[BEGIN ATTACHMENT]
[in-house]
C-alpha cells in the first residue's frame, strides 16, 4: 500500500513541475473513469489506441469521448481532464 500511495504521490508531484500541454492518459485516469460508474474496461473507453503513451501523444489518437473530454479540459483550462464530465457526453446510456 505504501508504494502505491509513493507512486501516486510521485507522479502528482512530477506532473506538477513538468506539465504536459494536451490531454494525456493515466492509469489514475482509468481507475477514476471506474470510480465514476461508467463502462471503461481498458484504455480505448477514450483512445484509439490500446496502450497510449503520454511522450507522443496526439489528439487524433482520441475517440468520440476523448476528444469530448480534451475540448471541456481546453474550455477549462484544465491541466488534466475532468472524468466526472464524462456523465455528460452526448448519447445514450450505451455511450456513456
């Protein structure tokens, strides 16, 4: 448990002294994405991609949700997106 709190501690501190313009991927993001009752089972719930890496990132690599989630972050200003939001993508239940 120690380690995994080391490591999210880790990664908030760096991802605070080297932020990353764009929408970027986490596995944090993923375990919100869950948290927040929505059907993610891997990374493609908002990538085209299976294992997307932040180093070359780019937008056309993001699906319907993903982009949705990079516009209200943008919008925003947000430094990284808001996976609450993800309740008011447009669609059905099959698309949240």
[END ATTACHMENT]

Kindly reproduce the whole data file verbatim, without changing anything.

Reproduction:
[in-house]
C-alpha cells in the first residue's frame, strides 16, 4: 500500500513541475473513469489506441469521448481532464 500511495504521490508531484500541454492518459485516469460508474474496461473507453503513451501523444489518437473530454479540459483550462464530465457526453446510456 505504501508504494502505491509513493507512486501516486510521485507522479502528482512530477506532473506538477513538468506539465504536459494536451490531454494525456493515466492509469489514475482509468481507475477514476471506474470510480465514476461508467463502462471503461481498458484504455480505448477514450483512445484509439490500446496502450497510449503520454511522450507522443496526439489528439487524433482520441475517440468520440476523448476528444469530448480534451475540448471541456481546453474550455477549462484544465491541466488534466475532468472524468466526472464524462456523465455528460452526448448519447445514450450505451455511450456513456
């Protein structure tokens, strides 16, 4: 448990002294994405991609949700997106 709190501690501190313009991927993001009752089972719930890496990132690599989630972050200003939001993508239940 120690380690995994080391490591999210880790990664908030760096991802605070080297932020990353764009929408970027986490596995944090993923375990919100869950948290927040929505059907993610891997990374493609908002990538085209299976294992997307932040180093070359780019937008056309993001699906319907993903982009949705990079516009209200943008919008925003947000430094990284808001996976609450993800309740008011447009669609059905099959698309949240």